This is the first summer since 1971 in which I have not watched a single ball being bowled live in an England Test series. It's left me feeling a bit bereft at times. In my bachelor days, sitting down with a couple of beers for a whole leisurely afternoon of ball-by-ball Test cricket was one of the great pleasures in life.
Sadly, this has not been possible since the foolish and completely counterproductive decision by the English Cricket Board to abandon terrestrial TV cricket coverage in favour of Murdoch's millions - all the more foolhardy since the decision was taken at the very moment when cricket had seemingly regained its rightful place in the national consciousness following the 2005 Ashes win.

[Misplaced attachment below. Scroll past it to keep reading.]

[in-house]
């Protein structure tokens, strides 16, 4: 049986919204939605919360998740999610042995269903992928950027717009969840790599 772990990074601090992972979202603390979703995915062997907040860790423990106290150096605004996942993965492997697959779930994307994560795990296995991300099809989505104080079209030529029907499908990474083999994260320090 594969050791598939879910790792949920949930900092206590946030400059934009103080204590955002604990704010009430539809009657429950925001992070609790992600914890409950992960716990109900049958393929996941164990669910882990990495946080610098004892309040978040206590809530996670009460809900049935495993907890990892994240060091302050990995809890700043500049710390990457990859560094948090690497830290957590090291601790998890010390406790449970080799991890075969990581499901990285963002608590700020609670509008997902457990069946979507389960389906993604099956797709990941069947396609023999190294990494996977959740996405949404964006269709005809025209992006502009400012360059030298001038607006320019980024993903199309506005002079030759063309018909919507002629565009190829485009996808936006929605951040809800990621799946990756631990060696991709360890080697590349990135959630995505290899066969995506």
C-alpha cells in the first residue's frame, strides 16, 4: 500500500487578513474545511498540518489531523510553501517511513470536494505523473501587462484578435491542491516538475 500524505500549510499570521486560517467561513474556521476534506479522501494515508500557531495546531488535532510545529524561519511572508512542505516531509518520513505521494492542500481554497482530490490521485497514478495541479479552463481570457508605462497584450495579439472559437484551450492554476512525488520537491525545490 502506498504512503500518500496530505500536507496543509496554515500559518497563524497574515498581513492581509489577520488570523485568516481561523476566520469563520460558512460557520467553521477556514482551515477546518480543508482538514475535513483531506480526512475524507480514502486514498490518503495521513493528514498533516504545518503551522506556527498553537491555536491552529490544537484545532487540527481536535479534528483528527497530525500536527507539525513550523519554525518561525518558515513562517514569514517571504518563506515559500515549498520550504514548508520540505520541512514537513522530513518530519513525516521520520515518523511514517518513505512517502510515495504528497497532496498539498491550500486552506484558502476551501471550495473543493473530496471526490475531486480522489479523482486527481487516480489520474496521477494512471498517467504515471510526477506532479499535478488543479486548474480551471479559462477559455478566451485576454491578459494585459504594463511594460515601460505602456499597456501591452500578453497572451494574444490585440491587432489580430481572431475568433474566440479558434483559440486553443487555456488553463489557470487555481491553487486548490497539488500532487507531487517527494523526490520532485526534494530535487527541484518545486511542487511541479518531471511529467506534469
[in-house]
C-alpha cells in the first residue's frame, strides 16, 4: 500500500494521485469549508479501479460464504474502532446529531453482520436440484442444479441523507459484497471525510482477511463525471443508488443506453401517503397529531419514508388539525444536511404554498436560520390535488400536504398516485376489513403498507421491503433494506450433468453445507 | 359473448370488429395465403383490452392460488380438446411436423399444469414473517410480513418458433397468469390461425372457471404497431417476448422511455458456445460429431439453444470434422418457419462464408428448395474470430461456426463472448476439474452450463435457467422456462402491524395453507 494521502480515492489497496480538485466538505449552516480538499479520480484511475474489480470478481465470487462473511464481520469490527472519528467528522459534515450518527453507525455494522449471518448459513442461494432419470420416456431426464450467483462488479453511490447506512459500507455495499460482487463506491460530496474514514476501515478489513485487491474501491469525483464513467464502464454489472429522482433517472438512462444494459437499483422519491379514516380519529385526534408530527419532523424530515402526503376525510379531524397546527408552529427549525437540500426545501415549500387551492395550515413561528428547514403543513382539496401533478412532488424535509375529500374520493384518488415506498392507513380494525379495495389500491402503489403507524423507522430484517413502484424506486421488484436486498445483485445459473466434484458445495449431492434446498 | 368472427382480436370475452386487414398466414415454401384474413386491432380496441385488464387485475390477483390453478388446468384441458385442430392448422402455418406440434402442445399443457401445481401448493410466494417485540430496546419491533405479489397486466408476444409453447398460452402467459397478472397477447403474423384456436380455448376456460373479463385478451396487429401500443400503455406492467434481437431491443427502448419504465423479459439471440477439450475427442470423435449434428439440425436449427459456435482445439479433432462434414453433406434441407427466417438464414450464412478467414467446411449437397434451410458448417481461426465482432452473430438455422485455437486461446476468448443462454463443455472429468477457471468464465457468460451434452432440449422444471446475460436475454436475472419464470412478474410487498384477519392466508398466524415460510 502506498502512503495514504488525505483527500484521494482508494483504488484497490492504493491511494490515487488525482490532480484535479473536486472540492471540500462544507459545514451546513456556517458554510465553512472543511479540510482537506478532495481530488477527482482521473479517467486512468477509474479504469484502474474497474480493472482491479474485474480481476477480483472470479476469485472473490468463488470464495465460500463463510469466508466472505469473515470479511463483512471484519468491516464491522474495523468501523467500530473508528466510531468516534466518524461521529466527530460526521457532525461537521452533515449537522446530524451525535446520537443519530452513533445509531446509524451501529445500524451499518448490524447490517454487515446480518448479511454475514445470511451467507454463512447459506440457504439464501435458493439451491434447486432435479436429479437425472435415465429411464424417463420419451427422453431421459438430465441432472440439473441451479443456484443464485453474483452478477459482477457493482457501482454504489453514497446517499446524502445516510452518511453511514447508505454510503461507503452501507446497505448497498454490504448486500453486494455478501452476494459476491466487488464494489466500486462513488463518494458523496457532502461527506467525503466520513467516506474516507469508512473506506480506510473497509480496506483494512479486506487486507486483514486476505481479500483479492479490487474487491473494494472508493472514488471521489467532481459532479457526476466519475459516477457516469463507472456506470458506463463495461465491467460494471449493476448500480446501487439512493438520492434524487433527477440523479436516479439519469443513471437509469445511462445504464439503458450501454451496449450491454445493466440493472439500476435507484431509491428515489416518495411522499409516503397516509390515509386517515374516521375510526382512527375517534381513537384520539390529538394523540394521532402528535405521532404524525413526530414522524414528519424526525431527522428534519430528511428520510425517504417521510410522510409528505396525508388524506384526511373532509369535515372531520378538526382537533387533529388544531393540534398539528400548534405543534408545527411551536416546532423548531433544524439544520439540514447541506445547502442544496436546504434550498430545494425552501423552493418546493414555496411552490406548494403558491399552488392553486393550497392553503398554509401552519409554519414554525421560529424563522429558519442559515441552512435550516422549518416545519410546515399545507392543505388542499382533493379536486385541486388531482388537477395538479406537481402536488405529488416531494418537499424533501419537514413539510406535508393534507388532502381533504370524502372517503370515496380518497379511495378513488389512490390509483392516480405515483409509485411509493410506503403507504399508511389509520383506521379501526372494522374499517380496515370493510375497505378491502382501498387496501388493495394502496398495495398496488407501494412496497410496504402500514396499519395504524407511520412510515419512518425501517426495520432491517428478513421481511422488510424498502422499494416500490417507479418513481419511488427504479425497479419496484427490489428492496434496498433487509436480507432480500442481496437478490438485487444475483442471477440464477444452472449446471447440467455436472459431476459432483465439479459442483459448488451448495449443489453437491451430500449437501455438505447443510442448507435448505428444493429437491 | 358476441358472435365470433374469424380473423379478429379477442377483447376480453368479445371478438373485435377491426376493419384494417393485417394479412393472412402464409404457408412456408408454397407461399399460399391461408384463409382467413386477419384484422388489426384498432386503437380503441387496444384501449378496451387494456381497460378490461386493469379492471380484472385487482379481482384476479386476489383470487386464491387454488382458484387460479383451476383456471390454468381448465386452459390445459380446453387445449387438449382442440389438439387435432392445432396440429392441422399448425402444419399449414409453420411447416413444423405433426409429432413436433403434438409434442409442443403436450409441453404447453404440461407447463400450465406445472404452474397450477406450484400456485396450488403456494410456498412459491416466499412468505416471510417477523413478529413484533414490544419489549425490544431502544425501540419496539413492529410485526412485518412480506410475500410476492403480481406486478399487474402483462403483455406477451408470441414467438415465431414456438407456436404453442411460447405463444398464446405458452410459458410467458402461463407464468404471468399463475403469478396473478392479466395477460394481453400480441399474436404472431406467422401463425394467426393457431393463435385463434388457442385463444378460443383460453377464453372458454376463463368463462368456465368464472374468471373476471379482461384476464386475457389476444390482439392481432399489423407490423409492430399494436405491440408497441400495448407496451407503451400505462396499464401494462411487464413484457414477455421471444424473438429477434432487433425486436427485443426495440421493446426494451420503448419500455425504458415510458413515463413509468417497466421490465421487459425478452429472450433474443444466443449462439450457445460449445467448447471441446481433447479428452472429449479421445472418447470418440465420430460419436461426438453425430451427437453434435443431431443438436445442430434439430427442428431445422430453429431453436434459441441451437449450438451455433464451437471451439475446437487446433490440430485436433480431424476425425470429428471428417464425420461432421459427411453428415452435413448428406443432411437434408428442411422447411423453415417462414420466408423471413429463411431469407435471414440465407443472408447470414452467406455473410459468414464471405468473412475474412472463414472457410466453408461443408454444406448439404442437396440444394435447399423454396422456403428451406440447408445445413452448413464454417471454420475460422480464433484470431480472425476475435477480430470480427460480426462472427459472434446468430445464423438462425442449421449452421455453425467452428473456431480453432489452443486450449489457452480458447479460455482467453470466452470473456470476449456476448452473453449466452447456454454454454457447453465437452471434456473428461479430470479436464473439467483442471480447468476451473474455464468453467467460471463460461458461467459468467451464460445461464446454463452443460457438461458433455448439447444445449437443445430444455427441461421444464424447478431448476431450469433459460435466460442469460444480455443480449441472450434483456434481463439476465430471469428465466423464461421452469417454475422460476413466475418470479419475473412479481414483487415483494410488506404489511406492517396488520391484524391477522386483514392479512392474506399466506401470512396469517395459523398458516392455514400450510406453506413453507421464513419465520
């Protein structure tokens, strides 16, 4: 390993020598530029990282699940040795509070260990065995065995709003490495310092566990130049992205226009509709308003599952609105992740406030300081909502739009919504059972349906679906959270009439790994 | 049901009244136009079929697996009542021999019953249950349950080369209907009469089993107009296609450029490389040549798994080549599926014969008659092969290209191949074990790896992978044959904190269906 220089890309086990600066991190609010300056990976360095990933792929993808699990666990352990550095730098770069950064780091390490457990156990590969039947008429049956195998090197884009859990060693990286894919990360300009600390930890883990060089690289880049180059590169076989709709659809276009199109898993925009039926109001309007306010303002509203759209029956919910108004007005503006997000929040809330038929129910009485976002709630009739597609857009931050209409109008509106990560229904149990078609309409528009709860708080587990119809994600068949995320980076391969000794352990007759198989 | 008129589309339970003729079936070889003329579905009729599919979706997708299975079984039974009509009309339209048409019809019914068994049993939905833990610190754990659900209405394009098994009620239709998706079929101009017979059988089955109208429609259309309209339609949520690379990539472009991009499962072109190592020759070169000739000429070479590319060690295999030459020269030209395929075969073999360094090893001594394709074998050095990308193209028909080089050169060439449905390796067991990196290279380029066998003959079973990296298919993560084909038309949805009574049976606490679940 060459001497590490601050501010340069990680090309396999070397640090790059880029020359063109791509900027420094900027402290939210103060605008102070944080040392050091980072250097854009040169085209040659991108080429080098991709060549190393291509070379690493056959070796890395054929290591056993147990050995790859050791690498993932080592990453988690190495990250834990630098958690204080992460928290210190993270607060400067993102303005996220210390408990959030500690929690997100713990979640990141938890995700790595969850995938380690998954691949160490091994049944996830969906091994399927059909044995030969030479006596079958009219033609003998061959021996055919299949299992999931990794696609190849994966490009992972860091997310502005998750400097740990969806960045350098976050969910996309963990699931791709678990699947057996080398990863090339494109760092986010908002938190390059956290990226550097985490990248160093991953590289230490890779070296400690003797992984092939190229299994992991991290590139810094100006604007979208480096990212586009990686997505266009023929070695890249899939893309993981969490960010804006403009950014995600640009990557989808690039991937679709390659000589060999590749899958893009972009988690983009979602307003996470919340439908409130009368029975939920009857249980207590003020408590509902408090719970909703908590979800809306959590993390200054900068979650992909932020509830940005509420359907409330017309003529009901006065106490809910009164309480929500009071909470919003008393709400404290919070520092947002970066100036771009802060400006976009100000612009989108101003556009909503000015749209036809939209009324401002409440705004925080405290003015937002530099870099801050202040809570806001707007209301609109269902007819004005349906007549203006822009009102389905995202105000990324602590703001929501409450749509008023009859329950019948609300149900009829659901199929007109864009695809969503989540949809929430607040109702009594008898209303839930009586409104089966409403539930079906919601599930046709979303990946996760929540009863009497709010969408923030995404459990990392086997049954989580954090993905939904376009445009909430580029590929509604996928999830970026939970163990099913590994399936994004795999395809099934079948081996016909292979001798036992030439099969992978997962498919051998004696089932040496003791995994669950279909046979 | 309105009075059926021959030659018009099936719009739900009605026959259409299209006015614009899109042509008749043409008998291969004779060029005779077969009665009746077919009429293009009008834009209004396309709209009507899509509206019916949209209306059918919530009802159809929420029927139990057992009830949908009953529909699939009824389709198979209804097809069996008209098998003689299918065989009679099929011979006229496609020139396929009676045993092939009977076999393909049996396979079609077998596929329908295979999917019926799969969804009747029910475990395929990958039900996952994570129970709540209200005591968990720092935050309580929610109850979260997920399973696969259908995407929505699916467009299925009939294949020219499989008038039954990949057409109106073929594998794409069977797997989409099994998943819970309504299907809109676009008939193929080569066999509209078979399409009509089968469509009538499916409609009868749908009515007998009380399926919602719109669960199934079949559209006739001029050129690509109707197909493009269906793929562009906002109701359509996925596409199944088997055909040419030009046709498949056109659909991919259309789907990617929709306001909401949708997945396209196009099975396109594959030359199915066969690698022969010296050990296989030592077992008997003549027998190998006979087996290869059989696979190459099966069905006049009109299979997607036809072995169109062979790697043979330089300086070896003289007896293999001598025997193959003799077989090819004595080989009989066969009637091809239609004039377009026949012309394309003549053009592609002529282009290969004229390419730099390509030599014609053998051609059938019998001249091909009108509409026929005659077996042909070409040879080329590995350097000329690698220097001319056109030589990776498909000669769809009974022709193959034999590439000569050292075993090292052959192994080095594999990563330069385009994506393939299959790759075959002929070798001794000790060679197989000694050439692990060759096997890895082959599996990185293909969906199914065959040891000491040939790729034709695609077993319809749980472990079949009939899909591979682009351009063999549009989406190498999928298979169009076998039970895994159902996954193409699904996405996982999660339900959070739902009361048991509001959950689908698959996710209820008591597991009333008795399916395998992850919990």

Much as I miss watching the game, it's a price I'm prepared to pay for refusing to line the pockets of the man who has debased British culture and journalism more than any other single individual in the last 30 years.
Those now eulogising John Biffen should take note of this. For all his other many virtues, Biffen as Trade Secretary was the man who allowed Murdoch to buy The Times in 1981 and thereby emerge as the most powerful media figure in the UK.